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In which I reflect on communication and saying it best without words

My son is the most vocal member of our family. He doesn’t say a word.

Don’t get me wrong. My daughter can talk the hind leg off a donkey and her incessant need to know why is the reason for my overwhelming insanity and my excessive pride. My husband is a talker (See: not your typical, average guy for which I’m extremely grateful). He’s been known to hold a conversation with me long after I’ve stopped listening.

I myself like to talk, but I also love long, delicious periods of blissful silence in which I can reflect upon my inner dreams and perhaps come up with a coherent idea or two to add to my writing repertoire (See: tame the muses and make them actually behave).

My son does not seem to have any desire for long periods of silence (See: not quite my genetic twin after all). He loves to chatter and barring that, he loves to express himself at the top of his lungs – regardless of how close one’s ears are to ground zero (See: powerful set of lungs).

If he doesn’t grow up to be the world’s greatest orator, he is going to be an opera singer. Or a metalhead. (See: one of the very few career choices his parents will adamantly veto)

The thing is, most of what comes out of his mouth is not at all understandable (See: no language known to man). Oh he’s expressive, so I can usually tell what he wants by how high the pitch is or how wild his arm movements get.

My guess though, is that he won’t start talking until he’s good and ready and he will more than likely start in full, run-on sentences.

What a mouth on that kid.

I realize I’ve done a good job of tuning him out lately. (See: only so much noise and screaming a mom can handle) From the moment he wakes up in the morning, until he goes to bed at night (See: sometimes not even then as I have heard him chattering away in his sleep many evenings) he doesn’t stop vocalizing. He screams when he realizes the door is closed and he can’t get out without my help. He doesn’t even have to get out of bed to do that and man is that annoying when I can’t go in and give him hugs and kisses in the morning because he’s having a meltdown.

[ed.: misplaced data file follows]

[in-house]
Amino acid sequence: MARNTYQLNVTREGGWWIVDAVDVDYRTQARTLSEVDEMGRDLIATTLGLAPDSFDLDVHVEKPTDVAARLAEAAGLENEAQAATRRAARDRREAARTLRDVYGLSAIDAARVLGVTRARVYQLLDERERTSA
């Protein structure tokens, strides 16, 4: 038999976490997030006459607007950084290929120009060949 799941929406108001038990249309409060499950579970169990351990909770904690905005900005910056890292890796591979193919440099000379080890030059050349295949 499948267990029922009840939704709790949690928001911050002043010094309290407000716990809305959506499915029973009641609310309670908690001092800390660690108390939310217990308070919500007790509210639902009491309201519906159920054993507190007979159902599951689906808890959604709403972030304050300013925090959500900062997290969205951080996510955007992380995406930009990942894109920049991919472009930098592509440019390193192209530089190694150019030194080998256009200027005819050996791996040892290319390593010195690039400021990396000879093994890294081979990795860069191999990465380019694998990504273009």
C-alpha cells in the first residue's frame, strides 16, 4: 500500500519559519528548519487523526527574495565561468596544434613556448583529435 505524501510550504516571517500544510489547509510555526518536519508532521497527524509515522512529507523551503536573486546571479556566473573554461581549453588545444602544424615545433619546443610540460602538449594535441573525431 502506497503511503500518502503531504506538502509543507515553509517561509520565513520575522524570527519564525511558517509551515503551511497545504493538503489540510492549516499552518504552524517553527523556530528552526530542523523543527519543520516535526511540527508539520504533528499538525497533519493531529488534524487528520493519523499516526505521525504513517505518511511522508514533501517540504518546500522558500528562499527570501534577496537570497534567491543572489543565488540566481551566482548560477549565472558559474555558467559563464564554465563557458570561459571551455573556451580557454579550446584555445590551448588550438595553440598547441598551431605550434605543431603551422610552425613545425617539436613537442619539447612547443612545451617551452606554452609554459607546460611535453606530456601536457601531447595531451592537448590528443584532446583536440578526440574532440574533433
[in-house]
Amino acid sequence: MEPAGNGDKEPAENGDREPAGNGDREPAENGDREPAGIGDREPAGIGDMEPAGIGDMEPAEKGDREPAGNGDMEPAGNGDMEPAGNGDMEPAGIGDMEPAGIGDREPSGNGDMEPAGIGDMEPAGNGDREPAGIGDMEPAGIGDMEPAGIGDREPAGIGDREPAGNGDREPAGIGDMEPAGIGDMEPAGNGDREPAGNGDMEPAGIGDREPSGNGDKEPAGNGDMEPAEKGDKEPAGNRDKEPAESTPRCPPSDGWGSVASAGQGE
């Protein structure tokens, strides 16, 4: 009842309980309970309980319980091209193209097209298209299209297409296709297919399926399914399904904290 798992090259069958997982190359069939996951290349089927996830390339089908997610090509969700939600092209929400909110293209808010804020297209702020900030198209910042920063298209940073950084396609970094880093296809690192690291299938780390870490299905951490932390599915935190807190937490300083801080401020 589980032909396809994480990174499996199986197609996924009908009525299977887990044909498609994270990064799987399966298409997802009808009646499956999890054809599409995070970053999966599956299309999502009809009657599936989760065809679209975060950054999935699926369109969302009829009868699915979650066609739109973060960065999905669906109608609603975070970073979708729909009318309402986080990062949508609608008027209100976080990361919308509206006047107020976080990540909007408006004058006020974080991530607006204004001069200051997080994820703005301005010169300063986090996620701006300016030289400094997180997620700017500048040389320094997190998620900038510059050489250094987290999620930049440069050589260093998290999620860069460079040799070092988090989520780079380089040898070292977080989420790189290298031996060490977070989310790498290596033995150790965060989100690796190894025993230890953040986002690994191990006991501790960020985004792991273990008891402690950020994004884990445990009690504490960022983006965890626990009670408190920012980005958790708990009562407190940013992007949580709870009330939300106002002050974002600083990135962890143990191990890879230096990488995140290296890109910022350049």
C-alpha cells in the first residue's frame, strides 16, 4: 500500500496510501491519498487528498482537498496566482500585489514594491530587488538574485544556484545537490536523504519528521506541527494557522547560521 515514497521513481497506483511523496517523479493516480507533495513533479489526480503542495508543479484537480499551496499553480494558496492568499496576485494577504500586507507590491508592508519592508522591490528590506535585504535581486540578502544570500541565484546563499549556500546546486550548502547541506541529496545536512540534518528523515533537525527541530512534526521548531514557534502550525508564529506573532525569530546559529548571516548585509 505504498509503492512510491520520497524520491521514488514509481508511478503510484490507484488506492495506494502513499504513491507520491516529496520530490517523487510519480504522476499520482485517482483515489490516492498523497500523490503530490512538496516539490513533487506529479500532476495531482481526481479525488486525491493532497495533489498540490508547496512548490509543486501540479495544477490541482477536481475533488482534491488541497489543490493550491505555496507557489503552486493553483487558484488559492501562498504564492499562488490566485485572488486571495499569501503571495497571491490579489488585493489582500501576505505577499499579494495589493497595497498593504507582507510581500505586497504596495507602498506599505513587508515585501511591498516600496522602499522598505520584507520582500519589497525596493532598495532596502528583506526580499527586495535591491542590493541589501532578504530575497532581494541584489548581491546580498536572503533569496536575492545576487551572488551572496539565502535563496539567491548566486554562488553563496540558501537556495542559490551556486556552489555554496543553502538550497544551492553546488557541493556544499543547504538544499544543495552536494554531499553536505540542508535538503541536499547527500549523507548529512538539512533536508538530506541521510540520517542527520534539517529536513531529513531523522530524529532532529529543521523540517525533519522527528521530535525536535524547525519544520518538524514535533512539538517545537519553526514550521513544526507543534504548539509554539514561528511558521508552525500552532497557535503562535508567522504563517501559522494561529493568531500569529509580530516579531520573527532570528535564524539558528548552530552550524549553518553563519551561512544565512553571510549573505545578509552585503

He screeches at his sister, he yells at the cat. He wails when the cheesestick is not in his hand the moment I take it out of the drawer in the fridge. He whines and throws himself to the floor when I tell him he can’t have the fifth cup of milk that day because–for the love of all that is holy–he NEEDS water for a change.

I find myself wondering sometimes if that is all God hears from me in the midst of my daily living. Sure, He can figure out pretty quickly just what exactly is bothering me and how exactly I want it fixed. Still, is whining and screaming and yelling all He hears as I go through my routine. I may not speak things vocally, but is my mind full of wailings, complaints, tantrums, and wordless speeches designed to grate on the ears of anyone listening?

You know, I stand corrected. My son does have small, blessed moments of time in which his methods of communication (See: inneffective tantrums to communicate his wants or needs). He’s a cuddler. When he’s beyond tired and the lights in the room are dimmed and a warm blanket covers us both, he will sit still and be silent.

I cherish those moments. I also pray for the day when he starts to use some real words. 🙂

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